Times Watch for May 26, 2004
The Times' WMD Mea Culpa
The Times engages in some unusual self-criticism in a long Wednesday Editor's Note titled "The Times and Iraq"-accusing itself, believe it or not, of excessive gullibility regarding WMD in Iraq. The unnamed focus is on stories by reporter Judith Miller, long under fire from anti-war critics for being too receptive to Allied arguments regarding the threat posed by Saddam Hussein and being too credulous of claims by Ahmad Chalabi, head of the Iraqi National Congress.
From the Times note: "Over the last year this newspaper has shone the bright light of hindsight on decisions that led the United States into Iraq. We have examined the failings of American and allied intelligence, especially on the issue of Iraq's weapons and possible Iraqi connections to international terrorists. We have studied the allegations of official gullibility and hype. It is past time we turned the same light on ourselves".we have found a number of instances of coverage that was not as rigorous as it should have been. In some cases, information that was controversial then, and seems questionable now, was insufficiently qualified or allowed to stand unchallenged. Looking back, we wish we had been more aggressive in re-examining the claims as new evidence emerged-or failed to emerge."
Among the general self-criticisms (which lead to more detailed examinations of particular articles dating back to 2001) the editors admit: "Editors at several levels who should have been challenging reporters and pressing for more skepticism were perhaps too intent on rushing scoops into the paper. Accounts of Iraqi defectors were not always weighed against their strong desire to have Saddam Hussein ousted. Articles based on dire claims about Iraq tended to get prominent display, while follow-up articles that called the original ones into question were sometimes buried. In some cases, there was no follow-up at all."
In a heads-up article before the Note's release, Slate's Jack Shafer discusses the elephant in the room, Judith Miller, arguing that "so many of her sensational stories never panned out."
Such self-criticism by news organizations should be encouraged-though for the paper to focus on alleged gullibility over WMD strikes Times Watch as showing oversensitivity to its liberal readership. (If the Times ever wants to indulge in further contrition over flawed reporting, Times Watch has a few modest suggestions.)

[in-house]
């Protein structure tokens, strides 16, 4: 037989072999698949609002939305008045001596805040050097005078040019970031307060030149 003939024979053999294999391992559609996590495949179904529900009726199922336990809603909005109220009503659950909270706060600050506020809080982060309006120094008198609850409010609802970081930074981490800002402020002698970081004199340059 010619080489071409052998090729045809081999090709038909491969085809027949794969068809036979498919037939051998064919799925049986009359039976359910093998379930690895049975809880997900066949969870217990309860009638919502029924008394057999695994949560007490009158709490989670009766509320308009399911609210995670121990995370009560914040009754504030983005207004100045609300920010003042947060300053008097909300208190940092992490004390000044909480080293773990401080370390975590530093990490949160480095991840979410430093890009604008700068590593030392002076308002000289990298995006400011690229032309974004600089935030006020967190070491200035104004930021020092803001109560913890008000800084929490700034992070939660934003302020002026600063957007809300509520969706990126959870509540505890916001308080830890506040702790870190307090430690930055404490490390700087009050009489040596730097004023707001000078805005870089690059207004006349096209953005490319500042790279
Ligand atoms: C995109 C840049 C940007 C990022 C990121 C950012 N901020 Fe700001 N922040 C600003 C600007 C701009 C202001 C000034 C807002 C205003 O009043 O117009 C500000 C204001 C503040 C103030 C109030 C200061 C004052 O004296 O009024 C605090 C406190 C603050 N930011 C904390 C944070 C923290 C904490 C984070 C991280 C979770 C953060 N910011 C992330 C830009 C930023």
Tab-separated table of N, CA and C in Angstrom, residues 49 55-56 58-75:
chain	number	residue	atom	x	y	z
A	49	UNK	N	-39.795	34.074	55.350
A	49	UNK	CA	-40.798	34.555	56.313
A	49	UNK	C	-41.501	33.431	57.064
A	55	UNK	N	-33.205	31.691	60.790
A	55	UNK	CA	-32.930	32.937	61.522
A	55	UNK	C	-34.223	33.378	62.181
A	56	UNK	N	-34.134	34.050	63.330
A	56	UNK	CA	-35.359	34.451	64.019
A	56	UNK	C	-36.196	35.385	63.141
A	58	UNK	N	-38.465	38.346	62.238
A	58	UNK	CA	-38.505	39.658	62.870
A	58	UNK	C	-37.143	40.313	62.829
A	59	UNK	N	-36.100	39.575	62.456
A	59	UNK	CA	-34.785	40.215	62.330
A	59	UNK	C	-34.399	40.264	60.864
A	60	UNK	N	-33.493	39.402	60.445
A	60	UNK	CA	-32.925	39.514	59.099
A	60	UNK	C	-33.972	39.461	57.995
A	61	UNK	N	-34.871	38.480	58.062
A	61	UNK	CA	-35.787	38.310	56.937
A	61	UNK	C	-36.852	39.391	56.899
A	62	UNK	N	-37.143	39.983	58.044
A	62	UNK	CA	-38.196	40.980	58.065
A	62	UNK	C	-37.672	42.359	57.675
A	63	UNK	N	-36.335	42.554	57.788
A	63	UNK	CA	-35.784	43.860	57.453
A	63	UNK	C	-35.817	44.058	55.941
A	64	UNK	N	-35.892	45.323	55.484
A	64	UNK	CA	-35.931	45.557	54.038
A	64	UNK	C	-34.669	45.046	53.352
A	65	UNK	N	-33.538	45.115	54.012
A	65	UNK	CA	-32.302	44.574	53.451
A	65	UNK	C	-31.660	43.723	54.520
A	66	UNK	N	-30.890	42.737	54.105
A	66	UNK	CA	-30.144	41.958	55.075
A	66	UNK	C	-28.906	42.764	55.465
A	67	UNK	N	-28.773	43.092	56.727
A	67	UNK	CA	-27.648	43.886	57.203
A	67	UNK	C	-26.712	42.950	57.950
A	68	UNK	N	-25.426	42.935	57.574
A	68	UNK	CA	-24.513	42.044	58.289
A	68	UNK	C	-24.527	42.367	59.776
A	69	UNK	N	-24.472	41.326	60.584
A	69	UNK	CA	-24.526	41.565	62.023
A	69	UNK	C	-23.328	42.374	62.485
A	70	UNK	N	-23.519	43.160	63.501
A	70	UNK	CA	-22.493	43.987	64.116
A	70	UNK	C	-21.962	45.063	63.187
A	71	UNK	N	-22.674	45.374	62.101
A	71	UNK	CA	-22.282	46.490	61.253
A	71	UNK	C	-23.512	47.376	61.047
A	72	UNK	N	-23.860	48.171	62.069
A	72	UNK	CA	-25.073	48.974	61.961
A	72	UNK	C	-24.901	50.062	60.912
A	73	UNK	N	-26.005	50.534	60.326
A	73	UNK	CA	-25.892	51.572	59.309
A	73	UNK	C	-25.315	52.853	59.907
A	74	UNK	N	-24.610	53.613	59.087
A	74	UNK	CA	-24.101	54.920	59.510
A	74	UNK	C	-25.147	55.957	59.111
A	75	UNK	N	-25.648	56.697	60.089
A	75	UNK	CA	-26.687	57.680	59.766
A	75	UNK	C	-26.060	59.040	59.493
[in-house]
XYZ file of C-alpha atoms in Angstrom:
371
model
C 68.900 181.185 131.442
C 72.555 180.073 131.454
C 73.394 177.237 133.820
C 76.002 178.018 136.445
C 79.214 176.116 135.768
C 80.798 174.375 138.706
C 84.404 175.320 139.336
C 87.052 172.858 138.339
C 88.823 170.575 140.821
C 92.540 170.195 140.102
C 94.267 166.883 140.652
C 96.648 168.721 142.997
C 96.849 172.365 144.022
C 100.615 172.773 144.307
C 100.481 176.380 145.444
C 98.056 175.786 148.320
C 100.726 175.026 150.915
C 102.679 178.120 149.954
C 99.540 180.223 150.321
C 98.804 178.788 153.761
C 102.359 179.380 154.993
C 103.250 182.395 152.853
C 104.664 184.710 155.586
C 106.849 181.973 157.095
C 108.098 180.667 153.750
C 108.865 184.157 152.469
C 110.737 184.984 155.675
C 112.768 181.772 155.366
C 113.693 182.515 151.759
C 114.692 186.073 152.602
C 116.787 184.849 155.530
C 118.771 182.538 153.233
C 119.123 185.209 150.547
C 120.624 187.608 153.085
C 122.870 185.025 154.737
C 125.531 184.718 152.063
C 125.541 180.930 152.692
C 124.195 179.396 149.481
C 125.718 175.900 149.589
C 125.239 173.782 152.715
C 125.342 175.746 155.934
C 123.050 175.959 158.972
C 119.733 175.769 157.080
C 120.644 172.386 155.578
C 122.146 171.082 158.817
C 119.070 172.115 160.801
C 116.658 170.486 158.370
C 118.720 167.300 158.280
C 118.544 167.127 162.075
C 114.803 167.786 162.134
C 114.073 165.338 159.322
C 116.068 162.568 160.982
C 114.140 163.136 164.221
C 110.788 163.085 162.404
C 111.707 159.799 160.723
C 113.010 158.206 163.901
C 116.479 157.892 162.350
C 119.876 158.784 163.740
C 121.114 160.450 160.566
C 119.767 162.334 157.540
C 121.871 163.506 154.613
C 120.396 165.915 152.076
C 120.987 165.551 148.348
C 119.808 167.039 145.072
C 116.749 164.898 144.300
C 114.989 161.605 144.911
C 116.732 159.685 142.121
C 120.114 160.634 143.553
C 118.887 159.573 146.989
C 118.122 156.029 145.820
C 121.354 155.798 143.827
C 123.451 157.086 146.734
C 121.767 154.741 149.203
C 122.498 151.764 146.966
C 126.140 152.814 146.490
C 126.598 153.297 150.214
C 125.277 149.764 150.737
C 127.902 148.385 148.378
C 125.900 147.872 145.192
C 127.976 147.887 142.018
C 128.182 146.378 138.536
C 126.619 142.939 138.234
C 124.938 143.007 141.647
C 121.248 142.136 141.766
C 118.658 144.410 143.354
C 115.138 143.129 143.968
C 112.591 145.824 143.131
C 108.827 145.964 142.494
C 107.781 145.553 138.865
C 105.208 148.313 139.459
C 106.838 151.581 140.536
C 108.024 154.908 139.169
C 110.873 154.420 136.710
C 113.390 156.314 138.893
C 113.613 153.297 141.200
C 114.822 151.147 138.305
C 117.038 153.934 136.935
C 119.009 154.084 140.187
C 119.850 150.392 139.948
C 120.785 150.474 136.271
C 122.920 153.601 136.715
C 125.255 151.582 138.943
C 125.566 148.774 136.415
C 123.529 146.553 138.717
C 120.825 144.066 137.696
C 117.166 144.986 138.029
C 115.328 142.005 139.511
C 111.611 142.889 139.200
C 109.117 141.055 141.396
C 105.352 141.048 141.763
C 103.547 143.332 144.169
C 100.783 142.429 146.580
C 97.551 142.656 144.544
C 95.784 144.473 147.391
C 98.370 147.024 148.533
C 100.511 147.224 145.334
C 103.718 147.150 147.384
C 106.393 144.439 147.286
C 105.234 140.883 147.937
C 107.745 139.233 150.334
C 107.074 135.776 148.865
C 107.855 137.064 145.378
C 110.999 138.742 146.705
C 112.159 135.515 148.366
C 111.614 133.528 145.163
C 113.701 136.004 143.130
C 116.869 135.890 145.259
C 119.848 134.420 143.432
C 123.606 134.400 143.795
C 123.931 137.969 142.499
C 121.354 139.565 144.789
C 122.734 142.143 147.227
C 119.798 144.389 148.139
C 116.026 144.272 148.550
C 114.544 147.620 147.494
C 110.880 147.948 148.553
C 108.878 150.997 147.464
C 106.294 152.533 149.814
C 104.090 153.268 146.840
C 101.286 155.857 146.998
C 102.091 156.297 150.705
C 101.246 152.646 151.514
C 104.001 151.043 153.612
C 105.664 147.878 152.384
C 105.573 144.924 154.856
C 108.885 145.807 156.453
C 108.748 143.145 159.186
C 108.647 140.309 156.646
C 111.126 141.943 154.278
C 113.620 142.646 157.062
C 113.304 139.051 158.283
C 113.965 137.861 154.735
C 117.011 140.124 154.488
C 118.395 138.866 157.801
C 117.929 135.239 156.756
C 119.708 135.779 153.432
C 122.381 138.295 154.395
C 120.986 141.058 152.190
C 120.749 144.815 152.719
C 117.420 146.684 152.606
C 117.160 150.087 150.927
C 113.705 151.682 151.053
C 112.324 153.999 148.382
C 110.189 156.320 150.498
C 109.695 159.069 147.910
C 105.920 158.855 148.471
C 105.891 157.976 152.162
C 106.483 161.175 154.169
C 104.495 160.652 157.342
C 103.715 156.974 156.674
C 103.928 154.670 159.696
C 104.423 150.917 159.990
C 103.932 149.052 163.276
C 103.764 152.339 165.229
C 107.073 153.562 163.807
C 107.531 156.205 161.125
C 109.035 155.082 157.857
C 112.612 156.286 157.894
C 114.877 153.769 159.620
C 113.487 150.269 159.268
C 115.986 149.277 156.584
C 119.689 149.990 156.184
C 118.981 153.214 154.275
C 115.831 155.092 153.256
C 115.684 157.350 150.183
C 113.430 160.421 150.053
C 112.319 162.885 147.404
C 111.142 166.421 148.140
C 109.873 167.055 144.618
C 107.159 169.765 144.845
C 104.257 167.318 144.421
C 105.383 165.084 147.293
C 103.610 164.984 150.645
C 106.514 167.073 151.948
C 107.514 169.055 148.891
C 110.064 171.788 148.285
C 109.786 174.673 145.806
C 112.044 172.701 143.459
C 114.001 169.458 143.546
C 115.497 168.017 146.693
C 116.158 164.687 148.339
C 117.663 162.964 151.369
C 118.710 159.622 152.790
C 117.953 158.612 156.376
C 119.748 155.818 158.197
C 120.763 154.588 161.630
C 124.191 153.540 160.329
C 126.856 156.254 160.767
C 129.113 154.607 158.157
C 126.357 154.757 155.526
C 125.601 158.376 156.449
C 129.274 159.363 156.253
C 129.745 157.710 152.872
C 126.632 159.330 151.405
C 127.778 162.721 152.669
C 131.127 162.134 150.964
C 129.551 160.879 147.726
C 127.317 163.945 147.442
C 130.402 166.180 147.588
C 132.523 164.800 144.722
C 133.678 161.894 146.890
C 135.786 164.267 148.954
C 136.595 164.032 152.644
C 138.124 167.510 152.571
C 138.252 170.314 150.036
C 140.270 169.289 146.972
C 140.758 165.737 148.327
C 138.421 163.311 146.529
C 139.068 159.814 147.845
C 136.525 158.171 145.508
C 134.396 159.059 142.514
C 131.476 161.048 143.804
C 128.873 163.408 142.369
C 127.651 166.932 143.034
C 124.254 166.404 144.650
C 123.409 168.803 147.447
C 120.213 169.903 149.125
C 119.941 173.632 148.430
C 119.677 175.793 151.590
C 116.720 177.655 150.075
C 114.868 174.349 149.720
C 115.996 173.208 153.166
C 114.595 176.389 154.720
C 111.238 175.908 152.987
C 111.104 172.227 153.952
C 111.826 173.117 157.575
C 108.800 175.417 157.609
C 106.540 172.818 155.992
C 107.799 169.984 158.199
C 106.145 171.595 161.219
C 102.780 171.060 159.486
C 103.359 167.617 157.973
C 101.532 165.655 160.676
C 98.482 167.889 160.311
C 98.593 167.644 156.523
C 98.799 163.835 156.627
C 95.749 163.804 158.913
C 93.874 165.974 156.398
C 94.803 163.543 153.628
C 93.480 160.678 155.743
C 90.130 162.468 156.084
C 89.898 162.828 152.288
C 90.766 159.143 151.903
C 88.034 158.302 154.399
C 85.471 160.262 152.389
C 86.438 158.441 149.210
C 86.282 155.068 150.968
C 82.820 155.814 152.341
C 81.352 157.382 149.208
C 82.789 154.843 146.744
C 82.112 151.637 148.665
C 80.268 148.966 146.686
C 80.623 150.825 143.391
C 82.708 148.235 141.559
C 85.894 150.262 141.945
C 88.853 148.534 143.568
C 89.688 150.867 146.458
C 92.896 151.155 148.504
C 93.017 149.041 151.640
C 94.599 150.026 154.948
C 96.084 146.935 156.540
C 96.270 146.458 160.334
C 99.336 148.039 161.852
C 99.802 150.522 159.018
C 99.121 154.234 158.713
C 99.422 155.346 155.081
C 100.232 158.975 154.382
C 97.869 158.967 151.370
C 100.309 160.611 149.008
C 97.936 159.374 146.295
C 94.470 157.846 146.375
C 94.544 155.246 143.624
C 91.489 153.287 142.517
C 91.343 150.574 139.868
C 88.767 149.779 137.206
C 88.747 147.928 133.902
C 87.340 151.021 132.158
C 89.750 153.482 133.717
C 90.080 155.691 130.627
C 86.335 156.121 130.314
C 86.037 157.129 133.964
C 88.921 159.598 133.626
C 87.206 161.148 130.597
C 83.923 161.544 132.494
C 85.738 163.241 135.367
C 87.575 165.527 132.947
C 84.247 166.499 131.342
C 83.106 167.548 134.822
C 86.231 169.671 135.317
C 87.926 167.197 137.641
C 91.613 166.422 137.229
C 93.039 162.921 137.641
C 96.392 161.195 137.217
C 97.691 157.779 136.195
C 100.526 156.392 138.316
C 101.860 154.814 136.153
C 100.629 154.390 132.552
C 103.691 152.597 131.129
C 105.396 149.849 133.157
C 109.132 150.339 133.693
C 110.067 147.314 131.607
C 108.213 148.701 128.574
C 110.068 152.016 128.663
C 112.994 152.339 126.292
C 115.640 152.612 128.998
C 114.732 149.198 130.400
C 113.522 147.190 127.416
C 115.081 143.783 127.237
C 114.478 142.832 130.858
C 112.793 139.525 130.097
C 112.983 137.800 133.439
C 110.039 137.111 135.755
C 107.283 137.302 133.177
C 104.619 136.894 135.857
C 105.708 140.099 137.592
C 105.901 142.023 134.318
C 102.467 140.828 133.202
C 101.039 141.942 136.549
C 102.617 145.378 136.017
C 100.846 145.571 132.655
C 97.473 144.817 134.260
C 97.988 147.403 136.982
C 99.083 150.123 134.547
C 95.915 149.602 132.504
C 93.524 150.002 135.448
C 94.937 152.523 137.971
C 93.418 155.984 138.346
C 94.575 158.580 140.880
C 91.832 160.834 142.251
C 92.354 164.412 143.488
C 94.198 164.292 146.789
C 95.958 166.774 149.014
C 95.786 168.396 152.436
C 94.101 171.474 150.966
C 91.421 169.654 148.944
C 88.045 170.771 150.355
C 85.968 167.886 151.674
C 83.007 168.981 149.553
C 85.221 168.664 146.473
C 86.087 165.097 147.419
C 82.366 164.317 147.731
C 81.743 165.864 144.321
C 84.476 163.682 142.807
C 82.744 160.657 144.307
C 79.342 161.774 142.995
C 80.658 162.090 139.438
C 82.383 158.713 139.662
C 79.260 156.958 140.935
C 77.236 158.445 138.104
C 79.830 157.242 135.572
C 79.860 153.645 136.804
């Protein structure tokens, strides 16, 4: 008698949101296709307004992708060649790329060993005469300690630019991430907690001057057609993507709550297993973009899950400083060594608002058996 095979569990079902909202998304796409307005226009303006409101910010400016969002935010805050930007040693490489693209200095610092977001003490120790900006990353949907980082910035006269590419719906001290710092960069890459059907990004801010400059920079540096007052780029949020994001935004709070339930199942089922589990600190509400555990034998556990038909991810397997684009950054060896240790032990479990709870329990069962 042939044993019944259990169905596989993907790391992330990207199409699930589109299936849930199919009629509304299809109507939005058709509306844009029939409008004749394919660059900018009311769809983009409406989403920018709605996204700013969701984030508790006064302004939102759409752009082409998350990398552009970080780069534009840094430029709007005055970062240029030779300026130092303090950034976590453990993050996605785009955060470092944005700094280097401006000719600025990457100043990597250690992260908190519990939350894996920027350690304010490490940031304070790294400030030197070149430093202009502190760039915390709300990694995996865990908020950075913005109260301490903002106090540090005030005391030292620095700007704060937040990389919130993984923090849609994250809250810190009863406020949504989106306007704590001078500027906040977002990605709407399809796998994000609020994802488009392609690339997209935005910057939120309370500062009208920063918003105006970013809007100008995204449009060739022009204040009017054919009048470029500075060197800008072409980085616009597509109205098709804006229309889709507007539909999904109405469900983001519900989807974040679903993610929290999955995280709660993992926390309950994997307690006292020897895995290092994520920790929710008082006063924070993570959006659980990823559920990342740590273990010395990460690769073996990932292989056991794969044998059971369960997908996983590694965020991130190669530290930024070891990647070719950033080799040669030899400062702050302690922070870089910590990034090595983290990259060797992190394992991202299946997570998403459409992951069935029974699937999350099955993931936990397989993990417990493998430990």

For the full mea culpa, click here.
" Editorial | Iraq War | Judith Miller | WMD
NYT Giving Liberal Readership What It Wants
A new survey of journalists by the Pew Research Center singles out the New York Times as the national daily news organization most often mentioned as having a liberal point of view.
Sunday's Times brought another indication the Times serves as a reliable home base for liberals. Thomas Feyer, editor of the Letters page, emerged from behind the curtain to answer some questions from Times readers, including this one: "You've said that the letters page 'does not have a political coloration of its own.' Yet liberal opinion seems to dominate, and conservatives seem to have a lesser voice. Why?"
Feyer responds: "In selecting letters, I try to present a fair sampling of reader opinion, as well as a balance of views, pro and con. Writers to The Times-by no means all, certainly, but a clear majority-tend to be liberal, often vociferously so. Among our letter writers, critics of the Bush administration, especially over the war in Iraq, outnumber its defenders by a substantial margin. On same-sex marriage, to cite another example, proponents far outnumber opponents among our letter writers. But there is more of a divide on other national issues, like abortion, affirmative action and immigration. We welcome opinions from all sides: the majority, the dissenters, the contrarians. While I naturally have to use my judgment, it's not my opinion that determines the complexion of the page, it's yours."
For the full Feyer essay, click here.
" Thomas Feyer | Letters to the Editor | Liberal Bias